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CURRENT ISSUE:  April 9, 2007 • VOL. 45, NO. 7 • Oakland, CA

Faith leaders oppose ICE raids in Bay Area

Mary Doyle, social justice coordinator in the Oakland Diocese, addresses a press conference on immigration reform on the steps of Mission San Rafael, March 30.

Bay Area faith leaders met at Mission San Rafael on March 30 to call for a temporary suspension of raids by Immigration and Customs Enforcement (ICE) officials pending a comprehensive reform of immigration laws.

The leaders, including San Francisco Auxiliary Bishop Ignatius Wang, Episcopal Bishop Marc Andrus and Rabbi Henry Schreibman, said the raids generate fear in the local immigrant communities and the detention and deportation of undocumented immigrants is splitting up families.

Mary Doyle, representing the Oakland Diocese in her capacity as social justice resource coordinator, called upon the government “to respect both the rights and dignity of those without legal documents.”
“We support changes in immigration laws that reunite families and provide for legalization. That’s what we are hoping to see happen soon, very soon.”

The raids have occurred throughout the Bay Area, beginning in late January in Richmond and Concord and spreading to Redwood City, San Rafael and Novato – all cities with significant immigrant populations. The Marin County raids on March 6 and 7 yielded 65 arrests and 23 deportations.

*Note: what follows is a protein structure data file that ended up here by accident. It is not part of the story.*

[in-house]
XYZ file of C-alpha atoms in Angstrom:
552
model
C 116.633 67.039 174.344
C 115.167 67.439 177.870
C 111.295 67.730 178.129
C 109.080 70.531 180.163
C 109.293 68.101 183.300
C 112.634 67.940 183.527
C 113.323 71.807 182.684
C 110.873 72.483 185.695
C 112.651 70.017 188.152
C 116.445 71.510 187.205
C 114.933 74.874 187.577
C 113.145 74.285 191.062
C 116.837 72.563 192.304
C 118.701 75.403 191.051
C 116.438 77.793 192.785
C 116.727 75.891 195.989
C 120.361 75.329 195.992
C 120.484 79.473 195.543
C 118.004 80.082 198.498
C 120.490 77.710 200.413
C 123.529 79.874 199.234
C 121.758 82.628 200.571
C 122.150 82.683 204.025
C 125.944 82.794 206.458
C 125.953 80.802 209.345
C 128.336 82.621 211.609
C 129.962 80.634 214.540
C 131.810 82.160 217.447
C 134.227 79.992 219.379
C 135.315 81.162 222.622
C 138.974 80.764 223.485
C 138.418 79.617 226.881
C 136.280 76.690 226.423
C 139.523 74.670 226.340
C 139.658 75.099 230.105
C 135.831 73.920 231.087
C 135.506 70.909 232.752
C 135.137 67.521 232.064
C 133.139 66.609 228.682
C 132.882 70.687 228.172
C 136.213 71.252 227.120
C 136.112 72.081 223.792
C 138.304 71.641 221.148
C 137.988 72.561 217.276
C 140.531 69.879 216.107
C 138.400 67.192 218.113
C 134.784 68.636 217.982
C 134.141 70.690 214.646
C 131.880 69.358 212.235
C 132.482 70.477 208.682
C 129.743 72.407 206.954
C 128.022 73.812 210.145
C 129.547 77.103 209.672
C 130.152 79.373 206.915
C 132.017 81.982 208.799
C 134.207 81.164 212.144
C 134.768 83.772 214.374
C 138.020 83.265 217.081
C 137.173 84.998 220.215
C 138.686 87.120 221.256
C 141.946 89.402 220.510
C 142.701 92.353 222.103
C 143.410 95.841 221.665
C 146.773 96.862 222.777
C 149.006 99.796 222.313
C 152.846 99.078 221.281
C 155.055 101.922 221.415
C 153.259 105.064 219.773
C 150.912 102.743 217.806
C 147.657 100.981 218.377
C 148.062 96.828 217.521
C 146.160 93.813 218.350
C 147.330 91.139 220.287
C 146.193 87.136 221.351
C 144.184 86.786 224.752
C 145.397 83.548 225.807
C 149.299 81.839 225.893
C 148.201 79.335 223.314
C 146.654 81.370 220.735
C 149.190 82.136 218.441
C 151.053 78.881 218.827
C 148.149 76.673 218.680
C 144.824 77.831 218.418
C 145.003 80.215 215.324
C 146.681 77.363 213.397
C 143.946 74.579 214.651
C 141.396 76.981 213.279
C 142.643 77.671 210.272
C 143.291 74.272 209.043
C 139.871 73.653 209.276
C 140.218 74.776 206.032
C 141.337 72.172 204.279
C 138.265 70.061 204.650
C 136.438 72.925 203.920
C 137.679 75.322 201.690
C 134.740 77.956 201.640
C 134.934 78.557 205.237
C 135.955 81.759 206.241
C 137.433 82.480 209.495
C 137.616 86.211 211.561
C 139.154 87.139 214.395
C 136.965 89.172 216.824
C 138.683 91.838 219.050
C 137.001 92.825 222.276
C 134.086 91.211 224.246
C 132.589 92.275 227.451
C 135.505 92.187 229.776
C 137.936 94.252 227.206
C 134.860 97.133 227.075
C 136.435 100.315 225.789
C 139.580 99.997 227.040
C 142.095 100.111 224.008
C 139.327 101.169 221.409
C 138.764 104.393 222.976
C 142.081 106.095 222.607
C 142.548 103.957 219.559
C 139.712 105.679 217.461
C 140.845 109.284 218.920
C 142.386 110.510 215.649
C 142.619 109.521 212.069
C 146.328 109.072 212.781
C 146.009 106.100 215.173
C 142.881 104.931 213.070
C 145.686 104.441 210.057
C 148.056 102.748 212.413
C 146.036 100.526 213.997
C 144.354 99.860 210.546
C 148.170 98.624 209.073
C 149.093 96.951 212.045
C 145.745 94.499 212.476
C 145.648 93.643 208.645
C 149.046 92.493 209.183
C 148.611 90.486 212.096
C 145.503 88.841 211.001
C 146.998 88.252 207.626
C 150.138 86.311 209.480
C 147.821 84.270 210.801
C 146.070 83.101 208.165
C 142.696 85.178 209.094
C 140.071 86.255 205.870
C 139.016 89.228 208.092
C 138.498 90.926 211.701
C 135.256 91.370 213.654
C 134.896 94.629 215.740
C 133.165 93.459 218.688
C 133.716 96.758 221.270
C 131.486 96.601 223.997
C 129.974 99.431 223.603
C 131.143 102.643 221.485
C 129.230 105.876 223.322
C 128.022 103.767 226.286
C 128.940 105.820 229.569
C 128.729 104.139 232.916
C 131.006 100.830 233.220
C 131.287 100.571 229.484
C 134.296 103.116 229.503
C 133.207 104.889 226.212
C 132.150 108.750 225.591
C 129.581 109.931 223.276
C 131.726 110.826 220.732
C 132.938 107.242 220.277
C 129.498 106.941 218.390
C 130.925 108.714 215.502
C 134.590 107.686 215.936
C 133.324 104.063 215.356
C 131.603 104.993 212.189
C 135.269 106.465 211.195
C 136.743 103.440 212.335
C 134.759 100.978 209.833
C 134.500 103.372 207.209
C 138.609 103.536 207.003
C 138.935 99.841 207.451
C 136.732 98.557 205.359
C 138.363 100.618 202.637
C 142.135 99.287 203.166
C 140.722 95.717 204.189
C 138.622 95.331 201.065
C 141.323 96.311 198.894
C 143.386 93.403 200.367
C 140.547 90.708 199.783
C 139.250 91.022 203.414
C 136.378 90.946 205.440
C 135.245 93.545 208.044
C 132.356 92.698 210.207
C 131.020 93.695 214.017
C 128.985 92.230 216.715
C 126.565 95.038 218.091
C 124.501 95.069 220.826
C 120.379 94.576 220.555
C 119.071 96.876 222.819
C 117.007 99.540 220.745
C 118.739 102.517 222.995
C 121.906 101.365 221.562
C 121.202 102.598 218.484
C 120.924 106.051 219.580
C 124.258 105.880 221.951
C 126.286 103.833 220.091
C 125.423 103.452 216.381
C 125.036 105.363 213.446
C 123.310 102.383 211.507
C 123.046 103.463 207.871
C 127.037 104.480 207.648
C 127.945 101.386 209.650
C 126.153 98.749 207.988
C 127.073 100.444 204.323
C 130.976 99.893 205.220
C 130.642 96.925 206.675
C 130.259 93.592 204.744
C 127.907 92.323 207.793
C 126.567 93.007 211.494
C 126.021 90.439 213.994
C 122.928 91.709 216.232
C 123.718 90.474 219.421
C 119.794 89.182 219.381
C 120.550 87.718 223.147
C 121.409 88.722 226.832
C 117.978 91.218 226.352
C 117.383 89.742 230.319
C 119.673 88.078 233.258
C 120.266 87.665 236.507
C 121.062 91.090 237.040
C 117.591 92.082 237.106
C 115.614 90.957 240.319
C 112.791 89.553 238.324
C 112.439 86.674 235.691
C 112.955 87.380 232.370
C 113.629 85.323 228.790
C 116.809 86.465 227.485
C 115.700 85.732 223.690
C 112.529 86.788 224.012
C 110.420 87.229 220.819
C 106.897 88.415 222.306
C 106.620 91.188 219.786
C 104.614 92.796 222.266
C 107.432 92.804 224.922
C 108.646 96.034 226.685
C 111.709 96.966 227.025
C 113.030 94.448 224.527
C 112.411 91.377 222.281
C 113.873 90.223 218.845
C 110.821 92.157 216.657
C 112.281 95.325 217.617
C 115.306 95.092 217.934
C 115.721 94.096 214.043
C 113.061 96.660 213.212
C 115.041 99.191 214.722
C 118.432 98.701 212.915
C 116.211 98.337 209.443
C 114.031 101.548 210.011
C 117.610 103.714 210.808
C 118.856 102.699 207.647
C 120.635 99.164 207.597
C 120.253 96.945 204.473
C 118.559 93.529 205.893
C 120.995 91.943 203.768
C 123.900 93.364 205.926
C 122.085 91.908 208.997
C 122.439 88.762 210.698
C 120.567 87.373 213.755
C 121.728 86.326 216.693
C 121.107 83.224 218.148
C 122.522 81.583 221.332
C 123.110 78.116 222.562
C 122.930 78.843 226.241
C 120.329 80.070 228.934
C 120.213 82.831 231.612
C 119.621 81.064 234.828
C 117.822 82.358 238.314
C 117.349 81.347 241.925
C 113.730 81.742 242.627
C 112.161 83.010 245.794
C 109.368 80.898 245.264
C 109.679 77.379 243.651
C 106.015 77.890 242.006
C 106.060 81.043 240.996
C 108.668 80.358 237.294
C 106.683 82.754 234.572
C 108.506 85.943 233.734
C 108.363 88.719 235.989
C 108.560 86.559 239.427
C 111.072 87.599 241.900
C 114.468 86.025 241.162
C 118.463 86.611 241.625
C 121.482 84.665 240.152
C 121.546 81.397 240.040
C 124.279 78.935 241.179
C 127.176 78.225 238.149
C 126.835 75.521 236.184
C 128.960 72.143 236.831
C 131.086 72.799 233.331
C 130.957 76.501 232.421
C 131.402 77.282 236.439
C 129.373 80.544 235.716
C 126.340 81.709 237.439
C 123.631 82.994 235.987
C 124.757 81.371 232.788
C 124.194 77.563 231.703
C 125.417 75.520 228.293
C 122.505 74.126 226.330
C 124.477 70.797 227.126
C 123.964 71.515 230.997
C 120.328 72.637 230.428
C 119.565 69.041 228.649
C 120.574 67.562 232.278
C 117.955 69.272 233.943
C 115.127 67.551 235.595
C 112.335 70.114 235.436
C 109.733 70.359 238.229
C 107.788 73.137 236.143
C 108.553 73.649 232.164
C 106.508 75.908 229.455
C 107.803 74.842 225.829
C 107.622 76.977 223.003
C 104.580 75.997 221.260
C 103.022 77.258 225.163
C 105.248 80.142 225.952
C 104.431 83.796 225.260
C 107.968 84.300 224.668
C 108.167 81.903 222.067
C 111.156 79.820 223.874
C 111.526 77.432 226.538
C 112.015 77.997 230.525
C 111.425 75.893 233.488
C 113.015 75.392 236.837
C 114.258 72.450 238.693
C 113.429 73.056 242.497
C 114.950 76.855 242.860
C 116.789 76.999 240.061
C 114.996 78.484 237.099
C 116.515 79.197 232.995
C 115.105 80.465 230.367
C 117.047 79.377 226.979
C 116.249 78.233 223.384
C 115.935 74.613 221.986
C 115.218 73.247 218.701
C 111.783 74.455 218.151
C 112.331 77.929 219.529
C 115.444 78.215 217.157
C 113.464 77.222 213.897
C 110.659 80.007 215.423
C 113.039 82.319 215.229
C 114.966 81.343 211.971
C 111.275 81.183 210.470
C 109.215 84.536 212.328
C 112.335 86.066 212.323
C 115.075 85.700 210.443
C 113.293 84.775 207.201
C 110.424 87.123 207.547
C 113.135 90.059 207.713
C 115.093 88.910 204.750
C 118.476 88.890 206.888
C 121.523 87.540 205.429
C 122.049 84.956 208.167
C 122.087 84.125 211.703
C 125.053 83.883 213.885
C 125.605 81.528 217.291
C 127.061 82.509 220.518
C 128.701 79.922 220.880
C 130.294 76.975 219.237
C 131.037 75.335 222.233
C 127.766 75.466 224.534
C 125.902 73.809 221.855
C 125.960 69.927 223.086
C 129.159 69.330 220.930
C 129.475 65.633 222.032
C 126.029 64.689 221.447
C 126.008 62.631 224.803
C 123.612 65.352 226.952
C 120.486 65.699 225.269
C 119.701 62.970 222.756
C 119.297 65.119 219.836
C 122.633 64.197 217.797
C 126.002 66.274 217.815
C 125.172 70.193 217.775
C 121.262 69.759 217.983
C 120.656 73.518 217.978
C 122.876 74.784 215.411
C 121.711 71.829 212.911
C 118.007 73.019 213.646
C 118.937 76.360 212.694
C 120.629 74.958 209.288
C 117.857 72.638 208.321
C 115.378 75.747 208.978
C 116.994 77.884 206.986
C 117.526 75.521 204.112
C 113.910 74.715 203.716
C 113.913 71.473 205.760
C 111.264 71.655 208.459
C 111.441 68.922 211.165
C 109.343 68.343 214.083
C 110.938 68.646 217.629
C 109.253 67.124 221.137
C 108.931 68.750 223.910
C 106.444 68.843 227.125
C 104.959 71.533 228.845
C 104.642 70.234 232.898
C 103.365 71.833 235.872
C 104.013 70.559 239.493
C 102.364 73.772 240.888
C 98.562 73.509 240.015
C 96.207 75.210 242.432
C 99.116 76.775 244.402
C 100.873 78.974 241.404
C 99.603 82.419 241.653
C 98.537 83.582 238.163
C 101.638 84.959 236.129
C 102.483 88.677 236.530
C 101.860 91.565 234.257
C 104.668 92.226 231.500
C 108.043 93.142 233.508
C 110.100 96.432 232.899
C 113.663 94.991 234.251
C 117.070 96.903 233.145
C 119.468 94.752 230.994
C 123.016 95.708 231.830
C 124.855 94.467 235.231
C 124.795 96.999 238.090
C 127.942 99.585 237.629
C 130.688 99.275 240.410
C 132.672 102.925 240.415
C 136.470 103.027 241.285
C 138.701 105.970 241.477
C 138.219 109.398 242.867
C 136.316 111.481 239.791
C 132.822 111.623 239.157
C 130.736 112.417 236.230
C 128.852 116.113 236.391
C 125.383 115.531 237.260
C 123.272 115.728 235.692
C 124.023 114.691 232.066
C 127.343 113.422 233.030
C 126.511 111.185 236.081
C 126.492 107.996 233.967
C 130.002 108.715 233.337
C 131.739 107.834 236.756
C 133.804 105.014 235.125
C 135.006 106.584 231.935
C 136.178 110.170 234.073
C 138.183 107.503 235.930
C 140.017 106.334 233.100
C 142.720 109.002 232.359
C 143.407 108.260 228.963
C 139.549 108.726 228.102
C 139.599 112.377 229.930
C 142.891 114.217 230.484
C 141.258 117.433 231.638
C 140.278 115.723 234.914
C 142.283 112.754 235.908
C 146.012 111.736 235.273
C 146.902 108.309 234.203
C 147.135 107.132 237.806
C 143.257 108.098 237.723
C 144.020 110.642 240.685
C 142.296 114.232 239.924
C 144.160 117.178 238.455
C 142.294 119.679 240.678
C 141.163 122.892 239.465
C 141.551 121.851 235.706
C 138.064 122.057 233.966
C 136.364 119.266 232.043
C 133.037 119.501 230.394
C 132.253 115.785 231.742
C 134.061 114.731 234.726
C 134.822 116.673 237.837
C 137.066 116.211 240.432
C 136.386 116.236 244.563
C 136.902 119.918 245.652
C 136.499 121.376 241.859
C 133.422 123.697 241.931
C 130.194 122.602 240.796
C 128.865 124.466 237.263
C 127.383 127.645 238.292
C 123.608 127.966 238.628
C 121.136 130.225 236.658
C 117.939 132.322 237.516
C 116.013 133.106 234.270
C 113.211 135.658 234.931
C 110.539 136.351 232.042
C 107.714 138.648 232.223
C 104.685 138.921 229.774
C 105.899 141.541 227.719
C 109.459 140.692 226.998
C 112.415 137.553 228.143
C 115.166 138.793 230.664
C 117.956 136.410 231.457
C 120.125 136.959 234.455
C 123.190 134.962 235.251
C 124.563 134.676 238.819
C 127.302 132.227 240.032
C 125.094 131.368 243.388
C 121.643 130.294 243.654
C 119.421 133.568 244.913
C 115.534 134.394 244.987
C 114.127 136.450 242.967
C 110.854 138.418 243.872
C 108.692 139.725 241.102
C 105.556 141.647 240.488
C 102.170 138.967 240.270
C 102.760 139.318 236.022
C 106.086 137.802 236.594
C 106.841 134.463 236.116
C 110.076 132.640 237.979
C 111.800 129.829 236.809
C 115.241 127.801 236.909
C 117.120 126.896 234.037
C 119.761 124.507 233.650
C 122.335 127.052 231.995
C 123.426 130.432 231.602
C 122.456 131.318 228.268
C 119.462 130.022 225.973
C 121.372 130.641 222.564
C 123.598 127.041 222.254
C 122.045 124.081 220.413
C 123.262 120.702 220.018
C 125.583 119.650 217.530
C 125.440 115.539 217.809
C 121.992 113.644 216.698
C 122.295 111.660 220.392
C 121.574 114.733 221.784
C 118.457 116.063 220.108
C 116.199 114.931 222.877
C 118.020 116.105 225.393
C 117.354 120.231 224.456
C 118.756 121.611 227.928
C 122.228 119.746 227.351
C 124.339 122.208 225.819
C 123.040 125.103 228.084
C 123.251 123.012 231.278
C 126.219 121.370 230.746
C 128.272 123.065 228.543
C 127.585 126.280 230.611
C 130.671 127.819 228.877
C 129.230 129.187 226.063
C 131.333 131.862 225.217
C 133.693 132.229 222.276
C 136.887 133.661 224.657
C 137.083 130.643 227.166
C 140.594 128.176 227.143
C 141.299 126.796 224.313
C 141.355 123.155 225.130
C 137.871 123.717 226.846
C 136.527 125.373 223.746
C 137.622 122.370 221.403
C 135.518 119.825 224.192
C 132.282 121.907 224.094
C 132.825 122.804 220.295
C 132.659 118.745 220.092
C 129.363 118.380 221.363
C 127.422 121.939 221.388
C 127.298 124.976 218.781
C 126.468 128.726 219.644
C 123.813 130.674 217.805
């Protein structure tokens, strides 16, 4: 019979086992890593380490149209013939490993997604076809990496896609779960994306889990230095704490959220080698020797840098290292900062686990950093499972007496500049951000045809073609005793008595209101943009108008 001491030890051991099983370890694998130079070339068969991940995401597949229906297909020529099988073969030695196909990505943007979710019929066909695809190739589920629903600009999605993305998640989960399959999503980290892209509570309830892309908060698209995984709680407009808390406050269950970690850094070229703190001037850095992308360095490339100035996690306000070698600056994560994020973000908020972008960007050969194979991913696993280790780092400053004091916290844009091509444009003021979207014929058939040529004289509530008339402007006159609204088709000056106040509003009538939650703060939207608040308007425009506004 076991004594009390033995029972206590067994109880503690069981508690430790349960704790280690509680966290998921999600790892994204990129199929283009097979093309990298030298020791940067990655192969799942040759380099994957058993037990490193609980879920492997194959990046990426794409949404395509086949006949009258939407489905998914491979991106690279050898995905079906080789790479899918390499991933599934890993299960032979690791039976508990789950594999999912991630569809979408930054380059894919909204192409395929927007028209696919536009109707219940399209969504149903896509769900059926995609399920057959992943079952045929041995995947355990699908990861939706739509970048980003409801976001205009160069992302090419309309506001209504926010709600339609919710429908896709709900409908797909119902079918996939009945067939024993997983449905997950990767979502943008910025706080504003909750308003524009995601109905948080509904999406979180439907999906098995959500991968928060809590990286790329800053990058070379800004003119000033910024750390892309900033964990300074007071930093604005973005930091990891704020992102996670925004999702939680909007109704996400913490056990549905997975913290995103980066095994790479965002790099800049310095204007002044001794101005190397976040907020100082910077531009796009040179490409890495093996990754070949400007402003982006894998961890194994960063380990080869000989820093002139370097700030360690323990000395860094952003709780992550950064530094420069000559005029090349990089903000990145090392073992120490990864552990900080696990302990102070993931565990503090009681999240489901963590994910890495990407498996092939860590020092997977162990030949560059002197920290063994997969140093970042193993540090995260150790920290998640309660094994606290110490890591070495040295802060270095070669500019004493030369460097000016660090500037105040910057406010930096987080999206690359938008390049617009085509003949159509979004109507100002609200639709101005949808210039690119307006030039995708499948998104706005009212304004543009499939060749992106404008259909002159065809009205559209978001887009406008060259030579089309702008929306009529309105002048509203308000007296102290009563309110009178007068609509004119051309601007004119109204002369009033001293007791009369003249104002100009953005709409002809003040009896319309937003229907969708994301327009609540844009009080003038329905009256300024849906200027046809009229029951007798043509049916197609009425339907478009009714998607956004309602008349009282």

According to ICE statistics, between Oct. 1 and Jan. 26, more than 800 undocumented immigrants were arrested in northern and central California.

The raids are part of Operation Return to Sender, an initiative of the Homeland Security Department to identify and arrest immigrants with deportation orders, especially those who have committed crimes. ICE agents also have the discretion to question people not on their list.

Bishop Wang said the manner in which ICE is conducting its raids is not “right or just or moral or tolerable.”

“We all are immigrants in some way or another and why should we treat other immigrants as aliens? If the government wants to secure the borders, it’s right, but if they treat human beings inhumanly, it’s not right.”

The leaders said they are prepared to organize for just immigration reform at local, state and federal levels that will offer a path of citizenship for the estimated 12 million undocumented immigrants in the country.

Since June 2004, the United States Conference of Catholic Bishops’ Committee on Migration and the Catholic Legal Immigration Network have called for making comprehensive immigration reform a major public policy priority for the Church.



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